As of July 2018, the education law in New York State became effective to include mental health in the curriculum. This came after a five year battle by the non-profit organisation Mental Health Association in New York State who campaigned for this legislative change.
Safety is at the core of a trauma-sensitive school. When helping children to feel safe, language is so important: and feeling safe is conducive to effective learning.
Whilst a mandatory health education bill was first approved forty years ago, this is the first time that mental health specifically is included. Sate legislation has changed over the years to include content about public health concerns: the effects of alcohol, drugs, smoking, detection and prevention of particular cancers.
The inclusion of mental health brings legislation up-to-date with our current understanding of health as being more than merely physical. The bill quotes the World Health Organisation’s definition of health as “a state of complete physical, mental and social well-being and not merely the absence of disease or infirmity”, suggesting the state favours a holistic view.
The amended bill does not mandate the curriculum, leaving it up to schools to decide how they incorporate the topic of mental health into health classes. However, the New York State Education Department provides materials to be used in conjunction with current guidance about the health education curriculum. Teachers, students, parents/guardians, and community partners are directed to a number of resources, and the Mental Health Association in New York State established a free resource and training centre in response to the adapted legislation.
The framework suggested by the New York State Education Department is for pupils aged four to eighteen. Information is adapted to make it age appropriate, and it is supported by non age-specific commentary. Here are some of their key suggestions:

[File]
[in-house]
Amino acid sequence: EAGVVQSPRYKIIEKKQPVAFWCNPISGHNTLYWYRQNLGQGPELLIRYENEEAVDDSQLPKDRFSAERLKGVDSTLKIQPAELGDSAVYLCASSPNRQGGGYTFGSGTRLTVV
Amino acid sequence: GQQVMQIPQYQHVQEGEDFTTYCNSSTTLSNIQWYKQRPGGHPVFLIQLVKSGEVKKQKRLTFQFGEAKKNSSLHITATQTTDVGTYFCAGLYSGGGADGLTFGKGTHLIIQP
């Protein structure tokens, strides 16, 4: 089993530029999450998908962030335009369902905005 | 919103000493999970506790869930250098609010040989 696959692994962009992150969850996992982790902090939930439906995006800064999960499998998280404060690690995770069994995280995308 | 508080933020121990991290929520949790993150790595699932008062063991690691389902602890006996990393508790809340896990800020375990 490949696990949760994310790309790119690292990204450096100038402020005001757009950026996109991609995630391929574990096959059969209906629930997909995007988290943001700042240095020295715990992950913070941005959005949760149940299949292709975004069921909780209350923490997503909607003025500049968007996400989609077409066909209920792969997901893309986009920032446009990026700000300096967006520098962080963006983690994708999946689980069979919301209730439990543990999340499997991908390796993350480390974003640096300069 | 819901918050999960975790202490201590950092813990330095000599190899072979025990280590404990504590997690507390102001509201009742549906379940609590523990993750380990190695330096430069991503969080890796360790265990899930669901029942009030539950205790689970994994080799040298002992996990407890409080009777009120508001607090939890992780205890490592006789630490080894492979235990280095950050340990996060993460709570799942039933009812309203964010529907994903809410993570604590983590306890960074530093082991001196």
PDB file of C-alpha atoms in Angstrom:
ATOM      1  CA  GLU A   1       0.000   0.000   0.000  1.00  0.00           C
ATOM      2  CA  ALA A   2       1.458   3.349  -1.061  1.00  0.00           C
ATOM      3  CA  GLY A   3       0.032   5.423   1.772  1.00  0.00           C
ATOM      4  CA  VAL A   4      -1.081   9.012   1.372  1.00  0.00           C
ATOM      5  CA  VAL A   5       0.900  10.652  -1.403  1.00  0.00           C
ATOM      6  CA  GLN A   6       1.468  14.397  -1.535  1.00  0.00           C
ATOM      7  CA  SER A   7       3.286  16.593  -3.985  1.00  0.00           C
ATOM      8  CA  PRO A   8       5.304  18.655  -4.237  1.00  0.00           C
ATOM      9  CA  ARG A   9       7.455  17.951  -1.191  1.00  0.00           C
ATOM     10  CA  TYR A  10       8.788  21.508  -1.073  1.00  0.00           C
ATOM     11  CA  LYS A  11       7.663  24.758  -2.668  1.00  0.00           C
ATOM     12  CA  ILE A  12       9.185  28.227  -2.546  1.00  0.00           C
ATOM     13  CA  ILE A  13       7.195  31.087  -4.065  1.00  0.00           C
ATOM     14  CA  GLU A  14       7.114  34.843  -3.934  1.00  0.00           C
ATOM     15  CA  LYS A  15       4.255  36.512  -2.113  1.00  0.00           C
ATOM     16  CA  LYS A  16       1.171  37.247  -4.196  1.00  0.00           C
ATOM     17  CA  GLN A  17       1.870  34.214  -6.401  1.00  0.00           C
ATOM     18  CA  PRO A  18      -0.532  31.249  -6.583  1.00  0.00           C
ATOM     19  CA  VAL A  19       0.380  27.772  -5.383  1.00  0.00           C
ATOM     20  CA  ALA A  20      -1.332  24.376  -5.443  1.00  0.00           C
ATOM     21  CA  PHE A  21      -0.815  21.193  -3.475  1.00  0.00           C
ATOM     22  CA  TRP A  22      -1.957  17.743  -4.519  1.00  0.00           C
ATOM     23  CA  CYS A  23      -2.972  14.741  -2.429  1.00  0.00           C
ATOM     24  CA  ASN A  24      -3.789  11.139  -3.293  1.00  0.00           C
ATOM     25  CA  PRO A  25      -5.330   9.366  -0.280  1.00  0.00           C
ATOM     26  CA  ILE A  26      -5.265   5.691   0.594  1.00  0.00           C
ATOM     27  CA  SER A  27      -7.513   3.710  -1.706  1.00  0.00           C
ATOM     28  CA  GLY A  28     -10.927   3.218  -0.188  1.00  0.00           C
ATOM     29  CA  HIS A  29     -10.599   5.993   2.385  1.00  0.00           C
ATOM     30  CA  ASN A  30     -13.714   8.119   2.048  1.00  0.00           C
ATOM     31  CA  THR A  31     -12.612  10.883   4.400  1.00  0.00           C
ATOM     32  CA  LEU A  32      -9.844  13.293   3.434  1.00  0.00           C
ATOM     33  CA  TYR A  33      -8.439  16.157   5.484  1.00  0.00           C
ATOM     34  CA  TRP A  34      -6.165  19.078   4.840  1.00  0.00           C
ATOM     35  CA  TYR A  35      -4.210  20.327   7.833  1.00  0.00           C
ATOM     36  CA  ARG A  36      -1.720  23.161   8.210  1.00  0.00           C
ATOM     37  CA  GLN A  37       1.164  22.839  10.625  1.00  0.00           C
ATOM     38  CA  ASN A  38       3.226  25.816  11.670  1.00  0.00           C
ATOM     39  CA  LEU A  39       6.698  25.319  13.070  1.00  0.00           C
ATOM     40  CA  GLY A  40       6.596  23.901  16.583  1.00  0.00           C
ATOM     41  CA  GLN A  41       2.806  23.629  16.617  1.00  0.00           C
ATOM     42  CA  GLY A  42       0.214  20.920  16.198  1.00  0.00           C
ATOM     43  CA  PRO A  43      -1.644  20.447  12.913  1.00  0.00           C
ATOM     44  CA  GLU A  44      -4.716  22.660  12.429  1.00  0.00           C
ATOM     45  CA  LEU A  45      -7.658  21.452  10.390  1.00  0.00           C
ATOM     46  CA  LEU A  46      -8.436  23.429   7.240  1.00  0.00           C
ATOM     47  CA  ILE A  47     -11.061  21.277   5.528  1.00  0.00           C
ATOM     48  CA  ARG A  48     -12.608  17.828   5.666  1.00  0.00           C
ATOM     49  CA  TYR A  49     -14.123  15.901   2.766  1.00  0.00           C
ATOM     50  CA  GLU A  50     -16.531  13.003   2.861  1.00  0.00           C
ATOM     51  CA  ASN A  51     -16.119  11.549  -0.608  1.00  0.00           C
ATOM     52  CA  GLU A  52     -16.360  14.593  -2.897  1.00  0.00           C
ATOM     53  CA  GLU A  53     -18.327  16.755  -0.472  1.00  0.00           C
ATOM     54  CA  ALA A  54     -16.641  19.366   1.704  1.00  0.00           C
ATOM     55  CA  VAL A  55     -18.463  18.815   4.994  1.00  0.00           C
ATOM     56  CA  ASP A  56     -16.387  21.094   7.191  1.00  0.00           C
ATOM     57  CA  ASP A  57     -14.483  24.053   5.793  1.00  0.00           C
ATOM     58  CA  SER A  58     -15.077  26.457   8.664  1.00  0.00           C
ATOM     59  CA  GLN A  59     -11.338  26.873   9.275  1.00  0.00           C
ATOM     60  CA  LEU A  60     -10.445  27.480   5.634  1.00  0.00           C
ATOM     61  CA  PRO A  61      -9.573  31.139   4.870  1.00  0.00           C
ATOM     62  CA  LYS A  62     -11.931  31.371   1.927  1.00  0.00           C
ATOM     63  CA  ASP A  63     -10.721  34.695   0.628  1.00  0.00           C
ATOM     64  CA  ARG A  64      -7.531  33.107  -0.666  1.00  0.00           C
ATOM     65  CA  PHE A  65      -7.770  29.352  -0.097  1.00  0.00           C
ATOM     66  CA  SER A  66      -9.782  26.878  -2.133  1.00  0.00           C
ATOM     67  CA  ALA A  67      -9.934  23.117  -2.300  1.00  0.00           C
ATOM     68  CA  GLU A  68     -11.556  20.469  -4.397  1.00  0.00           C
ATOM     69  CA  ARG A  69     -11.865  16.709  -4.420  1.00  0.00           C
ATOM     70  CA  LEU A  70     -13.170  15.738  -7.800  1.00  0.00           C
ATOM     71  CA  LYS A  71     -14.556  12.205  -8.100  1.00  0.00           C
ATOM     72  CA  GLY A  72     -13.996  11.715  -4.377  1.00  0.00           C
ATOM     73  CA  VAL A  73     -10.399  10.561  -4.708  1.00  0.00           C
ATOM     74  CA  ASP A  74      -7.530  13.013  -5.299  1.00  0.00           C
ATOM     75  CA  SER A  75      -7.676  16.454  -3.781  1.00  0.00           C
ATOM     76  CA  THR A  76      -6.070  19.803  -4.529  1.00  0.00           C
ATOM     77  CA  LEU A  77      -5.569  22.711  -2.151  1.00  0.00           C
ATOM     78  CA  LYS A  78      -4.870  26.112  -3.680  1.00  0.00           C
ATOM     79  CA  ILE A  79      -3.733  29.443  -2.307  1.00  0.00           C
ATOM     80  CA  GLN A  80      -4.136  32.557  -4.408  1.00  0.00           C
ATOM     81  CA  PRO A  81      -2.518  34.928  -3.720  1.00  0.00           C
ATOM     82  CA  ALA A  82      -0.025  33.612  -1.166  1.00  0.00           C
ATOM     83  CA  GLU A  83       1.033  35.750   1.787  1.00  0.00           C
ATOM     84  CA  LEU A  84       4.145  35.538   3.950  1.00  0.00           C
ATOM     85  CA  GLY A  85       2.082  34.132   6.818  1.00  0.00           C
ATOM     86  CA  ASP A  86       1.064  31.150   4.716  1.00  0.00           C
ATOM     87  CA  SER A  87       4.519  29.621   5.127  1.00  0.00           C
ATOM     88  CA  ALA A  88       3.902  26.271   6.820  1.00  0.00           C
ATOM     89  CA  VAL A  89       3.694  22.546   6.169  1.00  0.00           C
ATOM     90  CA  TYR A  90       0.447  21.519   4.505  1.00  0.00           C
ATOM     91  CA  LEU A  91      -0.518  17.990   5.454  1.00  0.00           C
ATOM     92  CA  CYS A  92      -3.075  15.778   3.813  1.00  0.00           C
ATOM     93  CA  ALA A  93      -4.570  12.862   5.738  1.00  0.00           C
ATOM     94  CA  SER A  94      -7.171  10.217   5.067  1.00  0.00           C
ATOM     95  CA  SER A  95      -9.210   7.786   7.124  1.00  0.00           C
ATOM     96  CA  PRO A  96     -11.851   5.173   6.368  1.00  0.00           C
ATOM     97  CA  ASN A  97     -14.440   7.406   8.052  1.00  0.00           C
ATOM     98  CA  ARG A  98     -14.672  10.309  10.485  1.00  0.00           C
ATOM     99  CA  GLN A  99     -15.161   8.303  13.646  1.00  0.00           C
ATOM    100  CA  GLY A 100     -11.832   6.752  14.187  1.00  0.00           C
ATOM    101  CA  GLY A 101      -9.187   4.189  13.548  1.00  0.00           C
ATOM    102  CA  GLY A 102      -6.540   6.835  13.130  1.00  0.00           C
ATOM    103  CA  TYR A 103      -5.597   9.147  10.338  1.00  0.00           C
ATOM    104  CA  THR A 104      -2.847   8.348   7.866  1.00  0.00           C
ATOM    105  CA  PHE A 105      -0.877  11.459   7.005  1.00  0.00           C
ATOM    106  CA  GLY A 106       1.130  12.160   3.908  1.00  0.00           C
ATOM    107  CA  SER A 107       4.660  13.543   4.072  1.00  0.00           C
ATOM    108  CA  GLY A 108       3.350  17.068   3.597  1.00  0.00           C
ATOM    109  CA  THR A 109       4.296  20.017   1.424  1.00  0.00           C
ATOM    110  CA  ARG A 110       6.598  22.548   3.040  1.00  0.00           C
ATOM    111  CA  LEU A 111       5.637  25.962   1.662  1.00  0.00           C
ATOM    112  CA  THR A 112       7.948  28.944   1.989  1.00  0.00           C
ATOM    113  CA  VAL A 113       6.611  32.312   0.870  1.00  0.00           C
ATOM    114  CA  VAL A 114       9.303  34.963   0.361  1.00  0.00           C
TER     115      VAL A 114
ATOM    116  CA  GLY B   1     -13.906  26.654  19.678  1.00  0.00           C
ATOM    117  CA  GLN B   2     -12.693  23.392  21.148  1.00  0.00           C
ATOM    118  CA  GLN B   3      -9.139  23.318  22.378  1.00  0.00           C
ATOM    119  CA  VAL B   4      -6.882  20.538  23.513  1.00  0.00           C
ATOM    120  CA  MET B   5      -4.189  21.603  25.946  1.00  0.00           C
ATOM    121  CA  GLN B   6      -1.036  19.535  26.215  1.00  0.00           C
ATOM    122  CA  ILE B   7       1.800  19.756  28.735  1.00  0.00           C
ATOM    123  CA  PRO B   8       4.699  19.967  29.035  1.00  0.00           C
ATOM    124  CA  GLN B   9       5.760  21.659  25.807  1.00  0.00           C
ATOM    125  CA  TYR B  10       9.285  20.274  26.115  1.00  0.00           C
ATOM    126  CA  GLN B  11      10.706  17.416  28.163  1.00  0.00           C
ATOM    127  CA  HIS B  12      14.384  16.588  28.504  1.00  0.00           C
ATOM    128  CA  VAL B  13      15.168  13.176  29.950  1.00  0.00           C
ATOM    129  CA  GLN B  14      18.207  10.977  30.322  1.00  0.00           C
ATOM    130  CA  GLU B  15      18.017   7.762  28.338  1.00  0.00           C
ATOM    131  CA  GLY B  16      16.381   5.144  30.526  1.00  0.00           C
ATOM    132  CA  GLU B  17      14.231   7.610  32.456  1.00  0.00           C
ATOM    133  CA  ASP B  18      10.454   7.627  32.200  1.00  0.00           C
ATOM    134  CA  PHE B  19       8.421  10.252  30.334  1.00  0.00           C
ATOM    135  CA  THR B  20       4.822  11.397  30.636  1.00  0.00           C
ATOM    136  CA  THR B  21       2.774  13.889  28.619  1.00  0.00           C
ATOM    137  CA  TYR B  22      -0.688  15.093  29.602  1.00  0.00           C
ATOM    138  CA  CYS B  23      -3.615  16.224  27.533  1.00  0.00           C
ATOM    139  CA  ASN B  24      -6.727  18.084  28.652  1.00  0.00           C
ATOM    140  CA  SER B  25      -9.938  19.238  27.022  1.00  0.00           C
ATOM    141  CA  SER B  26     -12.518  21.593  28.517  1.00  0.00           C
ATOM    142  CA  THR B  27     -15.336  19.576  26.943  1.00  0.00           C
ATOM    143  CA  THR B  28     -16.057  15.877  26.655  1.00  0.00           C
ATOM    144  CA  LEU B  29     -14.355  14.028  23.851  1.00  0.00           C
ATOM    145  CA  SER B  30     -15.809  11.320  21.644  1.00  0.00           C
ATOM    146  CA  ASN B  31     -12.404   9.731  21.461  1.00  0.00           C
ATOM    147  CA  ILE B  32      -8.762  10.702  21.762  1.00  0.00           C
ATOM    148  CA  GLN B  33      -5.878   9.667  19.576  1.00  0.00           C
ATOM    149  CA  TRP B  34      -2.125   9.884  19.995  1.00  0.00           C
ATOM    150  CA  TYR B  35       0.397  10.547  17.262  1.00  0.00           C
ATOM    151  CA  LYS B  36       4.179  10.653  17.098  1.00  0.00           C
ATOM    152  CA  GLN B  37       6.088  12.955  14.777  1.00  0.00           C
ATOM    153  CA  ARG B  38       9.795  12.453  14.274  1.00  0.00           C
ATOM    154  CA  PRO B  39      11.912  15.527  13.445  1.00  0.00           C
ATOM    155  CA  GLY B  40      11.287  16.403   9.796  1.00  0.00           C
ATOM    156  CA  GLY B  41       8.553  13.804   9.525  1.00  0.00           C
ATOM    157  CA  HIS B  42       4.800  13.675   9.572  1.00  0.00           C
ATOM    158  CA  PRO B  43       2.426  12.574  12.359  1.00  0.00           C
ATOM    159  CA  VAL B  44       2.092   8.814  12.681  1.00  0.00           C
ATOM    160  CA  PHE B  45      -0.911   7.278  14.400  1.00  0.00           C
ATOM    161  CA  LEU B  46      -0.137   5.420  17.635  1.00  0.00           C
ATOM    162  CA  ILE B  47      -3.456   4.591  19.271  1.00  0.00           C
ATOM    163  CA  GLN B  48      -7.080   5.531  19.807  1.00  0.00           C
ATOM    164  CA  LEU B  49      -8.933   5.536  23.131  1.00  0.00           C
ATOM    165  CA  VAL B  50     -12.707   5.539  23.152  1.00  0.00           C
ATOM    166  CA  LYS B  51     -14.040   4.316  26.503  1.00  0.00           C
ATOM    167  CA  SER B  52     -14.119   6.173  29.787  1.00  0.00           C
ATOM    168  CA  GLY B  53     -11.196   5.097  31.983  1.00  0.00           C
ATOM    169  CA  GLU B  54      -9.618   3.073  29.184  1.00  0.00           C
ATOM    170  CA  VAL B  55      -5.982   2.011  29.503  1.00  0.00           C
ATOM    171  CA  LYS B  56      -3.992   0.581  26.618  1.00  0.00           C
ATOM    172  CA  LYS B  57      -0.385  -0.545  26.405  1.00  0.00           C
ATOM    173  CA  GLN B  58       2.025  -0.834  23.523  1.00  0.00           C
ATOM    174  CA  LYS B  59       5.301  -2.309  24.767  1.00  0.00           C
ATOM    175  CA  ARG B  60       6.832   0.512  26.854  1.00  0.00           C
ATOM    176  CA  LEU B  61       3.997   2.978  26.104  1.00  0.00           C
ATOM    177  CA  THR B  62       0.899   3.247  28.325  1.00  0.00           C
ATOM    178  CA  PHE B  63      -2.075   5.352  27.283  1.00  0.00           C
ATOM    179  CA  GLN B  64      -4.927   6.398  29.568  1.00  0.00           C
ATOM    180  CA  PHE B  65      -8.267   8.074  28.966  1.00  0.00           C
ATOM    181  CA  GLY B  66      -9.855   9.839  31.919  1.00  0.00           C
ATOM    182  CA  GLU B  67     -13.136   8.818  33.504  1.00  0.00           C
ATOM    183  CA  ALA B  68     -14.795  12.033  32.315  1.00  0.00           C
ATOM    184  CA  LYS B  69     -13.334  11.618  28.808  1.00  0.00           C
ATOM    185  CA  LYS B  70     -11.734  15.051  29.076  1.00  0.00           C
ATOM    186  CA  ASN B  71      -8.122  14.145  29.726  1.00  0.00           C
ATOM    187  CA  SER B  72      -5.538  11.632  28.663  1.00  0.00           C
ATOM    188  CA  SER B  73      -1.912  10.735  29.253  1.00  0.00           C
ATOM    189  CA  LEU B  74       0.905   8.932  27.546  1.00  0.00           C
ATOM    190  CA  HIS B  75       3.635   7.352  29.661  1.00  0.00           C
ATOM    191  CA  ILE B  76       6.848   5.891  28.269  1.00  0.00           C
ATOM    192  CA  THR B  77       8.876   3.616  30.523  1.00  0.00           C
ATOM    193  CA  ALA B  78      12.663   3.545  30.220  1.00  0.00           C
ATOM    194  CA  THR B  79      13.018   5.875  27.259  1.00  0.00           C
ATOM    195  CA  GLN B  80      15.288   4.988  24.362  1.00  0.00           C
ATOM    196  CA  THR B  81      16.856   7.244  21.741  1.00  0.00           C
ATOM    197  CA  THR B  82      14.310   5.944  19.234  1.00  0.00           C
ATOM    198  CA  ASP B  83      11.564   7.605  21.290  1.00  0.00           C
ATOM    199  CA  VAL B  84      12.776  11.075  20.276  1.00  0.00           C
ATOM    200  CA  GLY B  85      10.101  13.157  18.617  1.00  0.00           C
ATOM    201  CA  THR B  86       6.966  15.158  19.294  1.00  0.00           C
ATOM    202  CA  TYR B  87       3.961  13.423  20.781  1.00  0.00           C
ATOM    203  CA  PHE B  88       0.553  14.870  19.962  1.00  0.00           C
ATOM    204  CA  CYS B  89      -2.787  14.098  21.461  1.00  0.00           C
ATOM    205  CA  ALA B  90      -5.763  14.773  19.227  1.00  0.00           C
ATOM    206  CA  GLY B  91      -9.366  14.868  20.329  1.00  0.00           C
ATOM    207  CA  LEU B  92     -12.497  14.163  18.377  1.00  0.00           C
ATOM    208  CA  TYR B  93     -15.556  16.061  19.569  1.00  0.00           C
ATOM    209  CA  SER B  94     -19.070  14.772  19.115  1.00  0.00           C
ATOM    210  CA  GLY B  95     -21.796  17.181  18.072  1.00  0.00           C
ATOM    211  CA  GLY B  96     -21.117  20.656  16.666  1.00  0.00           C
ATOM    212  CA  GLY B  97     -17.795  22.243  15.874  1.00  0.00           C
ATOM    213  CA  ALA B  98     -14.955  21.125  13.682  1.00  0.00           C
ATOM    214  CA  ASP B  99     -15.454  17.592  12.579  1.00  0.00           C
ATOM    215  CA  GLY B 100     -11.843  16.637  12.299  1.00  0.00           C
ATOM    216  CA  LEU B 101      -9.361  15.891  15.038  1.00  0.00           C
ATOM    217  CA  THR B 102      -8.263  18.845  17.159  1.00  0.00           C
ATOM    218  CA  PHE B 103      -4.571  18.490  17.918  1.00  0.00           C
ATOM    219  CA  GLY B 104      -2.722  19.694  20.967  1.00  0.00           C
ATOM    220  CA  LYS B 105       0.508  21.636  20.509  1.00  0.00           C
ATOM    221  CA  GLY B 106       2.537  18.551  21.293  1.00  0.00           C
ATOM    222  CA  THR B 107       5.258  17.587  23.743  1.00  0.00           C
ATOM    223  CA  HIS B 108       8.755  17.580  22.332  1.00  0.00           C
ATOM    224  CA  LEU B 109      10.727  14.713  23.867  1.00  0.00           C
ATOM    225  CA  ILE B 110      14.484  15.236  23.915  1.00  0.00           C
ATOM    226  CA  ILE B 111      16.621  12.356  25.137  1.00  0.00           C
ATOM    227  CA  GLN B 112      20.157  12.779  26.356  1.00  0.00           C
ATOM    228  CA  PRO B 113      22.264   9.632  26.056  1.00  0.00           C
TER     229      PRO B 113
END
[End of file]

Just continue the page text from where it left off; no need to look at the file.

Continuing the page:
A traumagenic approach
An understanding of the profound effects of trauma on a young person’s mental health underpins the suggested curriculum in New York State. The New York State Education Department is a proponent that a full definition of mental health acknowledges the effects of Adverse Childhood Experiences (ACEs); ACEs include - but are not limited to - physical, sexual, and emotional abuse, physical and emotional neglect, domestic violence, parental incarceration, substance misuse within the household, and familial mental illness.
Becoming a trauma-sensitive school is encouraged by the New York State Education Department. To be trauma-sensitive is to create an environment that enables all children to thrive. Importantly, it is reiterated that children who have experienced trauma will likely struggle in school, be it academically, socially, or behaviourally. This encourages teachers not to dismiss children who display challenging behaviour or fail to excel academically.
Safety is at the core of a trauma-sensitive school. When helping children to feel safe, language is so important: and feeling safe is conducive to effective learning. The New York State Education Department guidelines recommend teaching children about the importance of language, tone, and body language. This encourages open communication founded upon a mutual understanding of empathising - not judging - others.
The importance of healthy relationships
The New York State Education Department framework puts emphasis on the role of developing healthy relationships in promoting mental health. The subtleties of communication are acknowledged: from tone to body language... even the importance of silence is drawn attention to. Healthy communication skills facilitates respect towards the lived experience of others.